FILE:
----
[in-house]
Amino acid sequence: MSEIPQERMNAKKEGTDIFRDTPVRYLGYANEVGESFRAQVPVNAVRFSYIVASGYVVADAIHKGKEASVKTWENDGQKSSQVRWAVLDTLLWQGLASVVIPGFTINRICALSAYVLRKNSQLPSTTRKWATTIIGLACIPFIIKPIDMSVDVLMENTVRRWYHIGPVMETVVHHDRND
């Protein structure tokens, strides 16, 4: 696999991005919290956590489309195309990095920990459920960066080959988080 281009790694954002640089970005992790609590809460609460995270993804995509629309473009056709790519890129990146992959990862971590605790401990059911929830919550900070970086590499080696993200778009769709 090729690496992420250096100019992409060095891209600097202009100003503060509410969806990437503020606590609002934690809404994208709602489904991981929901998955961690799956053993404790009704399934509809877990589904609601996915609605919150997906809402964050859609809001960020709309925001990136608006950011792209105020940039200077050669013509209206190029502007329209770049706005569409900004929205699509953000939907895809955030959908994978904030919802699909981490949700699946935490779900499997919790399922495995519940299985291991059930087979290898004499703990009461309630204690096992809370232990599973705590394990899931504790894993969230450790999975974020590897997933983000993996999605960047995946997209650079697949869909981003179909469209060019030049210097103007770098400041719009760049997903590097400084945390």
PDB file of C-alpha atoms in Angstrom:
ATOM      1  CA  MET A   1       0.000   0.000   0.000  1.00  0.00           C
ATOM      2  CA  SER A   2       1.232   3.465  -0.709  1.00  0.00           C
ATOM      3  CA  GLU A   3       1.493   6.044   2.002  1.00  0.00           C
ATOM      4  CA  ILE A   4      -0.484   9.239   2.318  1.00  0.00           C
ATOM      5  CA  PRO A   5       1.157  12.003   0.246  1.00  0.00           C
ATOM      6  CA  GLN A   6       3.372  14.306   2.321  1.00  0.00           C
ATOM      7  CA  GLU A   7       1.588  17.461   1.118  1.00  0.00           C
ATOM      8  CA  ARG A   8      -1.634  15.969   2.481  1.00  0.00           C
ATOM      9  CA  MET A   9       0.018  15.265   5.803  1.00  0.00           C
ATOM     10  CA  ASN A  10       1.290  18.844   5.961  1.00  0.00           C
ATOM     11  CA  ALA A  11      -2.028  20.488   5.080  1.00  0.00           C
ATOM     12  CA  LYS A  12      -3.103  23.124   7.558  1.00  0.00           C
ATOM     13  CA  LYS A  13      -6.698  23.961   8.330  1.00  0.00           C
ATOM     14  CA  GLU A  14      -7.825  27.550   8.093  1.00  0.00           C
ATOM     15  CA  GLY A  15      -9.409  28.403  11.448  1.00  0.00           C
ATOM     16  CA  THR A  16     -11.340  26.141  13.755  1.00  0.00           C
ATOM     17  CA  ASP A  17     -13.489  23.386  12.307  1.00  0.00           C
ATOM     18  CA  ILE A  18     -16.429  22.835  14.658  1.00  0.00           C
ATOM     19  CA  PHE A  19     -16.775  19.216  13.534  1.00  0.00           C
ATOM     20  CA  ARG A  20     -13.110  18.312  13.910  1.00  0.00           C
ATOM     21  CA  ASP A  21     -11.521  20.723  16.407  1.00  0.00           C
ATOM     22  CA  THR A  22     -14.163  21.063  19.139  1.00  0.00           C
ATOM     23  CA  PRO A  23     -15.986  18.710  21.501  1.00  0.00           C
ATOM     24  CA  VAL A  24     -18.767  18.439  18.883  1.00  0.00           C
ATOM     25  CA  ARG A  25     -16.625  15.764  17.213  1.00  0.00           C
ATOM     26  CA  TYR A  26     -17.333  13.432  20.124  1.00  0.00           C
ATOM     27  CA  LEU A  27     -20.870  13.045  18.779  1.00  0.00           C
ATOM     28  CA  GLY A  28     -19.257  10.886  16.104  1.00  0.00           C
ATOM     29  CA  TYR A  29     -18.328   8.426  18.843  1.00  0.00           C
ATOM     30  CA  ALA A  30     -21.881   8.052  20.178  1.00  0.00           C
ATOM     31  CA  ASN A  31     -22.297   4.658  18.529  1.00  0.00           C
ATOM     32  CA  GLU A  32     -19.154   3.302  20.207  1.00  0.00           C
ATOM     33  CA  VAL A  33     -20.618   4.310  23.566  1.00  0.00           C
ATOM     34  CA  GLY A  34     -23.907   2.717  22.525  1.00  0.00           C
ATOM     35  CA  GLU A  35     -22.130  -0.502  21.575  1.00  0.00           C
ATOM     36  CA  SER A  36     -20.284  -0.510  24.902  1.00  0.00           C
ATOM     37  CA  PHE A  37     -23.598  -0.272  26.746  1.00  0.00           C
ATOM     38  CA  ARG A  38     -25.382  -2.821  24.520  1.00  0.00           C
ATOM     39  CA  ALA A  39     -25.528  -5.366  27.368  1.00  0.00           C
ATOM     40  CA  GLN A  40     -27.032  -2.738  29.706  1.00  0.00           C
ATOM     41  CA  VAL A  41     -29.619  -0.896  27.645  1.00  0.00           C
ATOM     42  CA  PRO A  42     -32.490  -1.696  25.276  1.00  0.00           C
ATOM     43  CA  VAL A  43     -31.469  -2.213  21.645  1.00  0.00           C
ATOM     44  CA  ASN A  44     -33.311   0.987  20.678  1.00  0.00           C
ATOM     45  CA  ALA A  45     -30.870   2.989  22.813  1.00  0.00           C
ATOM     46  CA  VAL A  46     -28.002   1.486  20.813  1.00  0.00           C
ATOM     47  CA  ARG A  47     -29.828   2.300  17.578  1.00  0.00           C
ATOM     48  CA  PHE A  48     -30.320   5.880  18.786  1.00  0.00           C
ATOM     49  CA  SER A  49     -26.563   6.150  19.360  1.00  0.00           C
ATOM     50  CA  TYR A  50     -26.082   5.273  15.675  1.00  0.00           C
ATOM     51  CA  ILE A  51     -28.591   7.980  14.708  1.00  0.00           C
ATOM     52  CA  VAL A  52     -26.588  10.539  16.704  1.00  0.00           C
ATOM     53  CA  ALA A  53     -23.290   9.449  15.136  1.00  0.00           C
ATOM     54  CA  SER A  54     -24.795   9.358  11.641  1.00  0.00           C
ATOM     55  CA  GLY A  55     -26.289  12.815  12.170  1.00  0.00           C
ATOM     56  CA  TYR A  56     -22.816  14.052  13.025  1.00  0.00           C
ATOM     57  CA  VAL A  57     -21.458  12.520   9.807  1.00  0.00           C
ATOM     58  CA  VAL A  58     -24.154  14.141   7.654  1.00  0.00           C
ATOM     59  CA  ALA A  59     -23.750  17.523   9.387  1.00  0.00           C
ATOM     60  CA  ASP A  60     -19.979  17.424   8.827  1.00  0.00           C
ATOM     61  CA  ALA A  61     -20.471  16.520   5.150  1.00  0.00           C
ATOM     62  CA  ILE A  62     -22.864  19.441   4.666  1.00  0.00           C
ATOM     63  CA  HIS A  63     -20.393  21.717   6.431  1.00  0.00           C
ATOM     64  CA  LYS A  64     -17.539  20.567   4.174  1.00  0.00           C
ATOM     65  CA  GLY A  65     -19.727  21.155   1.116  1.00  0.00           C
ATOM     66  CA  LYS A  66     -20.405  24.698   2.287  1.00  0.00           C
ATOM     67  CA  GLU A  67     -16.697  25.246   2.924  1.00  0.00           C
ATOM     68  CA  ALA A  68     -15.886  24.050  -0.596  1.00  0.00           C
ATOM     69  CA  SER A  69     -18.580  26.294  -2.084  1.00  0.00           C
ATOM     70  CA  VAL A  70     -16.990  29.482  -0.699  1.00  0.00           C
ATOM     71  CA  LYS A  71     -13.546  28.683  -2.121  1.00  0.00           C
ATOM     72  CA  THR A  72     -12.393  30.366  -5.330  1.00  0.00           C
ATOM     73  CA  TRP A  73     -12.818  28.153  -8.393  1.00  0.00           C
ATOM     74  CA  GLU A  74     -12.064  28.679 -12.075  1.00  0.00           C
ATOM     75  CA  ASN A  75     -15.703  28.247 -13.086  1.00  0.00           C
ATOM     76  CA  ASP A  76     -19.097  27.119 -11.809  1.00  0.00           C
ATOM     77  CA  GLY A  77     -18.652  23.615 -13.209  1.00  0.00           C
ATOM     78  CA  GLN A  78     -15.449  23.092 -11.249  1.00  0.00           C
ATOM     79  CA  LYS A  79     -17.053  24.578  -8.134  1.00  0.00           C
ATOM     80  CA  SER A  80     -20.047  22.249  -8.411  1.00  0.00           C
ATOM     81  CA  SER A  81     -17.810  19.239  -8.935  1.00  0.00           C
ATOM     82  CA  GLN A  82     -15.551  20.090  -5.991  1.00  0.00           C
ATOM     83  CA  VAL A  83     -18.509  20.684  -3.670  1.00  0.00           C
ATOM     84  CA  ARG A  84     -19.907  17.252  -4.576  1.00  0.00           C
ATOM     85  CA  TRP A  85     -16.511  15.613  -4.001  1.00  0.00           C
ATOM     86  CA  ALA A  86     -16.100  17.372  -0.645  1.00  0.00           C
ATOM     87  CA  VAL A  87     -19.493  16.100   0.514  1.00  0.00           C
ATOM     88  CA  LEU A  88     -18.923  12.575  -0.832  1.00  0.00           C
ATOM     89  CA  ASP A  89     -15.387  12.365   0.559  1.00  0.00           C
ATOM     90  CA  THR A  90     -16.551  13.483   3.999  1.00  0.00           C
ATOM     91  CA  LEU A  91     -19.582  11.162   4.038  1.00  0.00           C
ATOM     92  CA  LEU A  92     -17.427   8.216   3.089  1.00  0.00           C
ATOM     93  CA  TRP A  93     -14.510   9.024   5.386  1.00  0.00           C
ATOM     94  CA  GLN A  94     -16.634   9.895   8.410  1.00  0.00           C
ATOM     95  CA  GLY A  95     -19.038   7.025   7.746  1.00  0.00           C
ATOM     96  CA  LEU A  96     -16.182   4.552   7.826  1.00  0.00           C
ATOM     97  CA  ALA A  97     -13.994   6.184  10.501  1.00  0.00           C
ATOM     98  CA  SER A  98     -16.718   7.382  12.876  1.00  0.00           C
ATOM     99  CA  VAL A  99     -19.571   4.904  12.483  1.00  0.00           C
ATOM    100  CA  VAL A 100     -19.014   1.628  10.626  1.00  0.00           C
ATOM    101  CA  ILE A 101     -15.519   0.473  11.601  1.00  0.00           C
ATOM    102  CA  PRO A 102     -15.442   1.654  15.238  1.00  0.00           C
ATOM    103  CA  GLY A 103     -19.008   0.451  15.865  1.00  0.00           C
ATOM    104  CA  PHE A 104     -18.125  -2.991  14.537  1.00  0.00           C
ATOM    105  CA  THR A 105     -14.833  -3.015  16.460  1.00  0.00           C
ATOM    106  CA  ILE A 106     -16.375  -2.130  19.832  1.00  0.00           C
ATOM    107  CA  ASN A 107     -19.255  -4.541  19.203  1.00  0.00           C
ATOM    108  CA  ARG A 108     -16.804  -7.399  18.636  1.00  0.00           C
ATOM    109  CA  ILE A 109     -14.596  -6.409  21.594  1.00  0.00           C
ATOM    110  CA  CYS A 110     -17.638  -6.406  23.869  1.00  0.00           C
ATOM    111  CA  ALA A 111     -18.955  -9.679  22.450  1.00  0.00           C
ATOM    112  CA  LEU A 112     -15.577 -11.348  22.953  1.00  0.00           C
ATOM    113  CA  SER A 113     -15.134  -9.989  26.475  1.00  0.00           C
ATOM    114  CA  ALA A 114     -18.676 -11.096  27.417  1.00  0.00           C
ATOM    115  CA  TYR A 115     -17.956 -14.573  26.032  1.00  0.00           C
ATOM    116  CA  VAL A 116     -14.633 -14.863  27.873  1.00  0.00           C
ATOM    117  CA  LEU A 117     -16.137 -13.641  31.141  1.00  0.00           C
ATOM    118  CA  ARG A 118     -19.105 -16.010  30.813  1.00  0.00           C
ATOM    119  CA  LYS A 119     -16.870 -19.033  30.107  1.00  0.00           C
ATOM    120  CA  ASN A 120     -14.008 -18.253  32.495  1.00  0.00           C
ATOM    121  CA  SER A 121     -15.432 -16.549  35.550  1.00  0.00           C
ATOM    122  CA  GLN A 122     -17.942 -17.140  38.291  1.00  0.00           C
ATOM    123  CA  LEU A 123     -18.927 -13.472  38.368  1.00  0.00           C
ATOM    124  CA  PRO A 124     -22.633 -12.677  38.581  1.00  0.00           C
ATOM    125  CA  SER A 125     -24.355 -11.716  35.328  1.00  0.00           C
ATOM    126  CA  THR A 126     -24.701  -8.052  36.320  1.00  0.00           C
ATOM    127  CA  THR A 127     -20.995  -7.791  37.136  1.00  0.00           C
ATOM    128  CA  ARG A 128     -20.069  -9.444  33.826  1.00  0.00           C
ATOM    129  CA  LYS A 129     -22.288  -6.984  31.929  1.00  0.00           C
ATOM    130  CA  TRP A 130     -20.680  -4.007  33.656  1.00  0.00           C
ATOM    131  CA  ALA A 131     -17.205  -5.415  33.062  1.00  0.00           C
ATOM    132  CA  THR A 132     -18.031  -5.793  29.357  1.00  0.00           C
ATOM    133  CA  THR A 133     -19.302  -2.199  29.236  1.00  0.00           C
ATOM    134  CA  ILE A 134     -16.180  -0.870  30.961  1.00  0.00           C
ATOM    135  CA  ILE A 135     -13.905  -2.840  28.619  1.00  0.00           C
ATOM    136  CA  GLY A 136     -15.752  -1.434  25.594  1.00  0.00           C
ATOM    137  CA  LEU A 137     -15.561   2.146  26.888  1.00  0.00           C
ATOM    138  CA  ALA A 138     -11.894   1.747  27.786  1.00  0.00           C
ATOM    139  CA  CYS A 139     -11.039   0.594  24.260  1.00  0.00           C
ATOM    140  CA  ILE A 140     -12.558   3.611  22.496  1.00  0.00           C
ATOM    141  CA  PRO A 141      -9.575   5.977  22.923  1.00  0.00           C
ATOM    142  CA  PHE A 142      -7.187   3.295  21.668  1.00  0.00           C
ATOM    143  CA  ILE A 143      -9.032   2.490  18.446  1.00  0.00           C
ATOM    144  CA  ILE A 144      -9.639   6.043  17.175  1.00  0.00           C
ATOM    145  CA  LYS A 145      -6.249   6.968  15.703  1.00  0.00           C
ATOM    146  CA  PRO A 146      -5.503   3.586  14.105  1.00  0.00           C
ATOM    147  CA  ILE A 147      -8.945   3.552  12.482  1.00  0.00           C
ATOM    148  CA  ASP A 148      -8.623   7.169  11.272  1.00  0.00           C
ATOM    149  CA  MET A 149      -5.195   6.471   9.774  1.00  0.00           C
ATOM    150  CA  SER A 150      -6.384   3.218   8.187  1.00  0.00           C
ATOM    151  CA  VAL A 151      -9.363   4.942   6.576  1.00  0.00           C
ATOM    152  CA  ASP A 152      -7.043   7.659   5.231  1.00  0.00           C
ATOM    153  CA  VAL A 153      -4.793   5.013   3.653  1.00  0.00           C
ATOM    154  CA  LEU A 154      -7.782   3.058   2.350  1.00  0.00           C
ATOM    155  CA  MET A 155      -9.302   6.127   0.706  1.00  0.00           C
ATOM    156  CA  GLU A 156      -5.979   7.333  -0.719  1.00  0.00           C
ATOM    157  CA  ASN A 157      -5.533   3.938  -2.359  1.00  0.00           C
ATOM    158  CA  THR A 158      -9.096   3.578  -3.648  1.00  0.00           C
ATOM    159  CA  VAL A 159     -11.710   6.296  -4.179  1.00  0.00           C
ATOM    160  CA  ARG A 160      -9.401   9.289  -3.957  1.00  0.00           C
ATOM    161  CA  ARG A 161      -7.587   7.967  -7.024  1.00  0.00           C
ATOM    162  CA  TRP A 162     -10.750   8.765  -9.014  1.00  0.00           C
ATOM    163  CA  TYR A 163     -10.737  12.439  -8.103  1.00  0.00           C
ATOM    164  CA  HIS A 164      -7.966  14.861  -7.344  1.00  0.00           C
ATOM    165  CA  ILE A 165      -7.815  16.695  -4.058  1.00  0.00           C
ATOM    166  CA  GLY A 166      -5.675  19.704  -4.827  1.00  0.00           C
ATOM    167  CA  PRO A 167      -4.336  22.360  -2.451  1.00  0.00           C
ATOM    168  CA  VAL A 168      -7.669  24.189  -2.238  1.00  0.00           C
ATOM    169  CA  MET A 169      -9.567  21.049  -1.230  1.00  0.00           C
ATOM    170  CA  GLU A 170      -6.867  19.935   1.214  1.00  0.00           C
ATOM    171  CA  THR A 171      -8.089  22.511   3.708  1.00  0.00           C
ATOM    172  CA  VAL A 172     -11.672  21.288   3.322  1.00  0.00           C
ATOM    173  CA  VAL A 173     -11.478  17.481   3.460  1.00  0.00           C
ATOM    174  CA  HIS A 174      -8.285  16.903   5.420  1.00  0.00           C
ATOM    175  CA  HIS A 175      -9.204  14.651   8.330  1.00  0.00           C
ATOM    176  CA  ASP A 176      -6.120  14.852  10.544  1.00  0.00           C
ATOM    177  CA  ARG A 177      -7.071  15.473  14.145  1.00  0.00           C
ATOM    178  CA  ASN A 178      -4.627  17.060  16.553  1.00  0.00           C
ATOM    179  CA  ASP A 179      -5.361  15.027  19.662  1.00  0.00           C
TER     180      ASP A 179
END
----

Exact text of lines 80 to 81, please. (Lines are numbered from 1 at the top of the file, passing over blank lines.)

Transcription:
ATOM     76  CA  ASP A  76     -19.097  27.119 -11.809  1.00  0.00           C
ATOM     77  CA  GLY A  77     -18.652  23.615 -13.209  1.00  0.00           C